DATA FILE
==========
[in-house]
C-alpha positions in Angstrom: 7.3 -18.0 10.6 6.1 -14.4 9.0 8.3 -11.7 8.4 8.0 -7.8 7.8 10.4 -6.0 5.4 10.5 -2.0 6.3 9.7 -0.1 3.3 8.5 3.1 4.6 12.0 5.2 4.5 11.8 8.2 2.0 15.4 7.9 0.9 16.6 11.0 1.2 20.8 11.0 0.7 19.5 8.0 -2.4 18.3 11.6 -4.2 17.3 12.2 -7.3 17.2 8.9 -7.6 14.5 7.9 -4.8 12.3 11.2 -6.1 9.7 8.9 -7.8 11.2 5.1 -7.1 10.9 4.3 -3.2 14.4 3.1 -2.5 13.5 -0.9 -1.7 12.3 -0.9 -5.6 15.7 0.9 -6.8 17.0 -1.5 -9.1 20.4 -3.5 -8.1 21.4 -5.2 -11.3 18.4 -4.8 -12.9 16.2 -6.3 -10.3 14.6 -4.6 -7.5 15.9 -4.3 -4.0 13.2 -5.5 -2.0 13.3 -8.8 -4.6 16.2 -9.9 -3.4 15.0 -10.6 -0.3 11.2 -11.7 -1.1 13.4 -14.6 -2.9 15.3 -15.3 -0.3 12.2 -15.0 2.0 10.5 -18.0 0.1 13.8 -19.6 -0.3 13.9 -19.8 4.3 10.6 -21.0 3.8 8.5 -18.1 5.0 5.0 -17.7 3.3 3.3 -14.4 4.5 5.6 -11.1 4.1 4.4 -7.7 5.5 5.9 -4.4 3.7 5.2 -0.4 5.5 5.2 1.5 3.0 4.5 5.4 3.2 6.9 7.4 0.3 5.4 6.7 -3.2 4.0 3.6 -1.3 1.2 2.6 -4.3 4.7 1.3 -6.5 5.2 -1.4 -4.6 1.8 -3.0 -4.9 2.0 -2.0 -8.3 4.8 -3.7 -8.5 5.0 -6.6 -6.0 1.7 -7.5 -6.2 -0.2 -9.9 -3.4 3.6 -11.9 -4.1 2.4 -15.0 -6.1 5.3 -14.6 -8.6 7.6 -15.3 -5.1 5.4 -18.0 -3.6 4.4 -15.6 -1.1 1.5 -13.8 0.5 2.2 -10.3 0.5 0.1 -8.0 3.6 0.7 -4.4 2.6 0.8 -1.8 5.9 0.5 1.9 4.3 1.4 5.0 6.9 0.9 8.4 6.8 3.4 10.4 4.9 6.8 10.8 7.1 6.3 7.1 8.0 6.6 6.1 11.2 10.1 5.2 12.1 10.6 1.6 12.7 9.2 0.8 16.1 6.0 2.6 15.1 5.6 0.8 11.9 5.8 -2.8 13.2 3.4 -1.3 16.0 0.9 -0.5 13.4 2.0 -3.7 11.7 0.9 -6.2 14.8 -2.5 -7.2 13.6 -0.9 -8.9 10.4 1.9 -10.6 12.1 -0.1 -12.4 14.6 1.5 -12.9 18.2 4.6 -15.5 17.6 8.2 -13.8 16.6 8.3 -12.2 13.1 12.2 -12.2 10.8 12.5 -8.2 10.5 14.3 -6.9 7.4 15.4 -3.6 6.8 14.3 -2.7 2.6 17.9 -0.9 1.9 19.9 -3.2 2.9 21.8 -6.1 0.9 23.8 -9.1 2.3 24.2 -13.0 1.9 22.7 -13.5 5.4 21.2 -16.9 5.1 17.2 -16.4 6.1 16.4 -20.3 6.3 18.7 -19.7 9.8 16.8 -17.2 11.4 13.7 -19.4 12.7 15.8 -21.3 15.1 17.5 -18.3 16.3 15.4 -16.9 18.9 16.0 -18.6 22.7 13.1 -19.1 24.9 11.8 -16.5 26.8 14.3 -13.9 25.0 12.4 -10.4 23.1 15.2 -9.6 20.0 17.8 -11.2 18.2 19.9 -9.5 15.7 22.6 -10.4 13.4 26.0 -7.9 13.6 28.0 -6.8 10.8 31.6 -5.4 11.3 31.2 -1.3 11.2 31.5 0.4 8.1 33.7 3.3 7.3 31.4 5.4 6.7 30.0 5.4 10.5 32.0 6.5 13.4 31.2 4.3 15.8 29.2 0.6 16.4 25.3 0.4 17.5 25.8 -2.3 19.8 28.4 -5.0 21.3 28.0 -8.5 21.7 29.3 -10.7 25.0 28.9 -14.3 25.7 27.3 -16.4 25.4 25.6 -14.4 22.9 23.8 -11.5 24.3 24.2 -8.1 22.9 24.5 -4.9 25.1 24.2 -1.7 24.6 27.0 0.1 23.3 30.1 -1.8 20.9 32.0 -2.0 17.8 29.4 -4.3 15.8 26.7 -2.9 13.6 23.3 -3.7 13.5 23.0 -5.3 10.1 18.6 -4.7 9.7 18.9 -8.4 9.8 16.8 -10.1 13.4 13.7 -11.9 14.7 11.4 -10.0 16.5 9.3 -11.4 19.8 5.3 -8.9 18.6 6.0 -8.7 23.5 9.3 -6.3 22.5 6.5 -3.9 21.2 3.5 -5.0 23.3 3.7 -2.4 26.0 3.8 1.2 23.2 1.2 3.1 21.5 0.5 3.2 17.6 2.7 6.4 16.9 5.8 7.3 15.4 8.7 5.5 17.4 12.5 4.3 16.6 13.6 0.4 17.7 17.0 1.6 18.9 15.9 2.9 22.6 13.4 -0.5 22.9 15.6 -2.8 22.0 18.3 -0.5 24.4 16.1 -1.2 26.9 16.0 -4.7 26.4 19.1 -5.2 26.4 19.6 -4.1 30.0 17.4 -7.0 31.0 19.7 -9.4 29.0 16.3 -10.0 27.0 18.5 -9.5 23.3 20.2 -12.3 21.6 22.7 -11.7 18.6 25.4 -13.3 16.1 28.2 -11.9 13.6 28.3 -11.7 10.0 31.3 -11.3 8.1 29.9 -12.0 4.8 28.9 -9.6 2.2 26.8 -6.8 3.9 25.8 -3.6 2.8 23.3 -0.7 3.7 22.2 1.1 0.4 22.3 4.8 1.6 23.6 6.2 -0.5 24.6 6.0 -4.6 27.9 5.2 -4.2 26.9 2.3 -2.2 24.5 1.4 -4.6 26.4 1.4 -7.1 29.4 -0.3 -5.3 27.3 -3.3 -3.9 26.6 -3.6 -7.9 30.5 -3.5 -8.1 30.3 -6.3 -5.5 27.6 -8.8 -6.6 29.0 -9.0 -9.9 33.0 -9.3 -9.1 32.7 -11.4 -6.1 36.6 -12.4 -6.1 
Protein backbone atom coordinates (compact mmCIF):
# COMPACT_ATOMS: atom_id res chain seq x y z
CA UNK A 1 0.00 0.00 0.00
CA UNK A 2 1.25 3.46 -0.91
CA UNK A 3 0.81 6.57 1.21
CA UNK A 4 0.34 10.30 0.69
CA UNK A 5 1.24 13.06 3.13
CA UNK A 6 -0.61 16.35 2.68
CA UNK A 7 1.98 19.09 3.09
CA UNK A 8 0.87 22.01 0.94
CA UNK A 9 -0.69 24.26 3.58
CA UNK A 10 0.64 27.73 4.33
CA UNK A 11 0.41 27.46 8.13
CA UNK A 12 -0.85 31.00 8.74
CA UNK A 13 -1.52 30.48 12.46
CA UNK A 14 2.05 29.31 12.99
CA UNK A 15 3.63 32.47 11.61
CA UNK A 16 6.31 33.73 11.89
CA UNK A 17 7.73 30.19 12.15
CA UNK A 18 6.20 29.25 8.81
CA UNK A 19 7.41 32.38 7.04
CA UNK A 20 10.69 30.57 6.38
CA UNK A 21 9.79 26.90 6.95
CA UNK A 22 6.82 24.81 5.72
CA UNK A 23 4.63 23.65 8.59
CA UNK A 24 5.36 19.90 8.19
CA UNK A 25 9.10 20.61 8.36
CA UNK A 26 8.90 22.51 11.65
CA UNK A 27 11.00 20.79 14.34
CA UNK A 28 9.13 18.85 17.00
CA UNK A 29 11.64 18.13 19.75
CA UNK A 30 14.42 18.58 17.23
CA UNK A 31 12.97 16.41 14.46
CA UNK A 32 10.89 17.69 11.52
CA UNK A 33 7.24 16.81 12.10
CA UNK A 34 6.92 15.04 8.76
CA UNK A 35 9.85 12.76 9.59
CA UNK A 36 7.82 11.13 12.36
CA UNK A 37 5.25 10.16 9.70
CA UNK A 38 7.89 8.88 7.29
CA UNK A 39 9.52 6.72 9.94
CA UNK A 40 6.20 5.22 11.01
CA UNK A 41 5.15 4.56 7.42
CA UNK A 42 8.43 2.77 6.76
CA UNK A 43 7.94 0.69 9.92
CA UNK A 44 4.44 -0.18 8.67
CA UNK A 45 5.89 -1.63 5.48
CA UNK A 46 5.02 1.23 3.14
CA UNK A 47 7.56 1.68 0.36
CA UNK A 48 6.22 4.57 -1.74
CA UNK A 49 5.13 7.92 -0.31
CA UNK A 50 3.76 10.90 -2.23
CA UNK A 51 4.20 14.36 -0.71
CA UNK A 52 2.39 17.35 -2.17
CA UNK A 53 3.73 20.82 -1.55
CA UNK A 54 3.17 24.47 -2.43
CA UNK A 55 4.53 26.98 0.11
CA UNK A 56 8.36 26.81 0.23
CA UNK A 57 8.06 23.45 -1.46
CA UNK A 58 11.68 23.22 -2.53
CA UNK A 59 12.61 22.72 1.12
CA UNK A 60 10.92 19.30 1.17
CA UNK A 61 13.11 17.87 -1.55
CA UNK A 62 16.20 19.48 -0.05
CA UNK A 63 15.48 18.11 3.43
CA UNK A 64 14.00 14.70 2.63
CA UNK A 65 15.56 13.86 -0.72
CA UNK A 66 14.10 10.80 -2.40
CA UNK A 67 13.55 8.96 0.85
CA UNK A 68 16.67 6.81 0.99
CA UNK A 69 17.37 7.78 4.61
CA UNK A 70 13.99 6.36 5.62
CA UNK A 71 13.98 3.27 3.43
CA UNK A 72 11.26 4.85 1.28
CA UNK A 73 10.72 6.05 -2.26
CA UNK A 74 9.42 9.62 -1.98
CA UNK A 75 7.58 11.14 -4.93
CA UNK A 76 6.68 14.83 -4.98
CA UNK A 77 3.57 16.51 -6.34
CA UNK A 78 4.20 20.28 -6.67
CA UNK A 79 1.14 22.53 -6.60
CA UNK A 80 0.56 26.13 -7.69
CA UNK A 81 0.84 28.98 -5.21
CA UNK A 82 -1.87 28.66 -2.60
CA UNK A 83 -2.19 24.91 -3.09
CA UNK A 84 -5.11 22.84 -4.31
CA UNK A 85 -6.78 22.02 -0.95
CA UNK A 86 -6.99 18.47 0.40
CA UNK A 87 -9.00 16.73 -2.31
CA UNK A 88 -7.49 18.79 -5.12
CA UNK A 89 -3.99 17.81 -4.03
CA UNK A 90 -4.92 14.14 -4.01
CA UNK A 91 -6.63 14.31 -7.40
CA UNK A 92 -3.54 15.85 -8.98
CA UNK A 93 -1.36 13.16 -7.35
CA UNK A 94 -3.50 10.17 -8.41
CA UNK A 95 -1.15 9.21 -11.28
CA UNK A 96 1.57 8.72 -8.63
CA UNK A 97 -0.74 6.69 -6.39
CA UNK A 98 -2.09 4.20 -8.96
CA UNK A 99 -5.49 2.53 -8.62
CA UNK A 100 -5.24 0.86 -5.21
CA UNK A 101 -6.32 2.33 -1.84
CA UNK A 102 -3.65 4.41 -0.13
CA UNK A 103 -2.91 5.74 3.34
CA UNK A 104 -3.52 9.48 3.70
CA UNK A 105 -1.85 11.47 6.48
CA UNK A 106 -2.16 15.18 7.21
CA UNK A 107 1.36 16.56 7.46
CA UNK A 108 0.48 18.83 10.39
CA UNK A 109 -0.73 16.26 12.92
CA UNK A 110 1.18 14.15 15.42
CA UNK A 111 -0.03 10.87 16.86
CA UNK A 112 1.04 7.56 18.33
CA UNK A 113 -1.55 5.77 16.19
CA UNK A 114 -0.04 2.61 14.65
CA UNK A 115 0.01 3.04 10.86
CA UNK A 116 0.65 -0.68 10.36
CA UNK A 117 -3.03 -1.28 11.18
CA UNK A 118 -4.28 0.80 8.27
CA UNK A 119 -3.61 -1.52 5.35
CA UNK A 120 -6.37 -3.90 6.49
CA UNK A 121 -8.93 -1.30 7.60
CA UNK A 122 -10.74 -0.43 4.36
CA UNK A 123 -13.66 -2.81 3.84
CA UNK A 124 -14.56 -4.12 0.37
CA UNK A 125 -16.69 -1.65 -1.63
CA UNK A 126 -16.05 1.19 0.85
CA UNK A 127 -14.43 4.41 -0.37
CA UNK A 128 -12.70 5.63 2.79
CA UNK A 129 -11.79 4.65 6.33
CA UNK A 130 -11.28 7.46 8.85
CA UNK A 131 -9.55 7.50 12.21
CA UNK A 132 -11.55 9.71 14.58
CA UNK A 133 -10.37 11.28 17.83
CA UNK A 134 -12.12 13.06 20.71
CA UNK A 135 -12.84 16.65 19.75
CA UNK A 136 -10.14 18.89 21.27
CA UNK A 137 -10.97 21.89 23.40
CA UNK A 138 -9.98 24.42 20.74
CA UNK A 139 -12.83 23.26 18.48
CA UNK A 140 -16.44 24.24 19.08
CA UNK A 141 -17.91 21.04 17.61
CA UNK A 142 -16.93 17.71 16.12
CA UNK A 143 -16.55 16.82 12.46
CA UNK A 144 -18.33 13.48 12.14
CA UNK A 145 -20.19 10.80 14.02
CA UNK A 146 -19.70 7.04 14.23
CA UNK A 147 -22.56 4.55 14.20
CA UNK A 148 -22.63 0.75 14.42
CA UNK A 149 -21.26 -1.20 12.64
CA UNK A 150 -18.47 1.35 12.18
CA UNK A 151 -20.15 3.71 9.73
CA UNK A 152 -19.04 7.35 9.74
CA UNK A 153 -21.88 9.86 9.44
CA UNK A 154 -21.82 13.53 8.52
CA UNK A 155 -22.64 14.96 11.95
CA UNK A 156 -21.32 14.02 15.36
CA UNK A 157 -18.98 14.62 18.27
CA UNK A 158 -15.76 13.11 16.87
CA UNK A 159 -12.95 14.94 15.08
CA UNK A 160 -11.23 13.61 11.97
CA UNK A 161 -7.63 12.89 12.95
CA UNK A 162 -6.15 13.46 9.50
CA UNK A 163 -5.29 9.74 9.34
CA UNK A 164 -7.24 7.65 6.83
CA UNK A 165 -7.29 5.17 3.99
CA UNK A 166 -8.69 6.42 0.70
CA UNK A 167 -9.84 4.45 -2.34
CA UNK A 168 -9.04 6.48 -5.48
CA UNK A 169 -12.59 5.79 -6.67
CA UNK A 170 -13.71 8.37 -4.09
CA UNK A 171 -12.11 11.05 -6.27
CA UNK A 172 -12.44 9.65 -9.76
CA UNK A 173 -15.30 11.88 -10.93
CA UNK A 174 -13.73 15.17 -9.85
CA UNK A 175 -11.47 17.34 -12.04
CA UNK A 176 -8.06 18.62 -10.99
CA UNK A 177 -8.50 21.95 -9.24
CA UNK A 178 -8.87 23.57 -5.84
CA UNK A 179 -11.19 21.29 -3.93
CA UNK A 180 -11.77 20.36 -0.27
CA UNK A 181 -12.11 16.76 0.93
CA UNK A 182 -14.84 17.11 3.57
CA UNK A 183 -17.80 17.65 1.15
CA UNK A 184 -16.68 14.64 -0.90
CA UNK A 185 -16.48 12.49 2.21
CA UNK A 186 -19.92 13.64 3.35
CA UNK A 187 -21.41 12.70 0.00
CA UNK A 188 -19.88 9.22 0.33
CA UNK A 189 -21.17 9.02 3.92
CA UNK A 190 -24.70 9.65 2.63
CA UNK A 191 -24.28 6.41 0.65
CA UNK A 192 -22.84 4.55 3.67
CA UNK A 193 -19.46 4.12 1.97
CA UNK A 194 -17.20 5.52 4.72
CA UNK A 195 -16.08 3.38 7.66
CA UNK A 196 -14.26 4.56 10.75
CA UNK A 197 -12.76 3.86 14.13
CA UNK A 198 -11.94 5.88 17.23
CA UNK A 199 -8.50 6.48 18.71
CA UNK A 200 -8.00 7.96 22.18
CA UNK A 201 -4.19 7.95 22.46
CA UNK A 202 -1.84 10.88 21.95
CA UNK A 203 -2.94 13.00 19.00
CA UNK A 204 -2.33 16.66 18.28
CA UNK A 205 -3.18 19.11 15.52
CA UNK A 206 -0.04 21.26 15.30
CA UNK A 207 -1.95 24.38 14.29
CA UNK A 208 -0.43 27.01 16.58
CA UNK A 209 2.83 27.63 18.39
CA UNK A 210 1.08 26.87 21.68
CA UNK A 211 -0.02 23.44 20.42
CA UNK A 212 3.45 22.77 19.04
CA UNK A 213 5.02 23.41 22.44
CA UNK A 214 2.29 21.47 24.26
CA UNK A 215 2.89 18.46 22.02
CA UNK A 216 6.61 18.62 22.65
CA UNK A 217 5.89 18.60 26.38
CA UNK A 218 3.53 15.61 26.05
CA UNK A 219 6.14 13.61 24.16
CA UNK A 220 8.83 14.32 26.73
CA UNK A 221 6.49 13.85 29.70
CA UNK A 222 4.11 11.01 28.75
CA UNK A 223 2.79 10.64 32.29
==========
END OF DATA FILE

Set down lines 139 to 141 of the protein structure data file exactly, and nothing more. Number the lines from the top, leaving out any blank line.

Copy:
CA UNK A 135 -12.84 16.65 19.75
CA UNK A 136 -10.14 18.89 21.27
CA UNK A 137 -10.97 21.89 23.40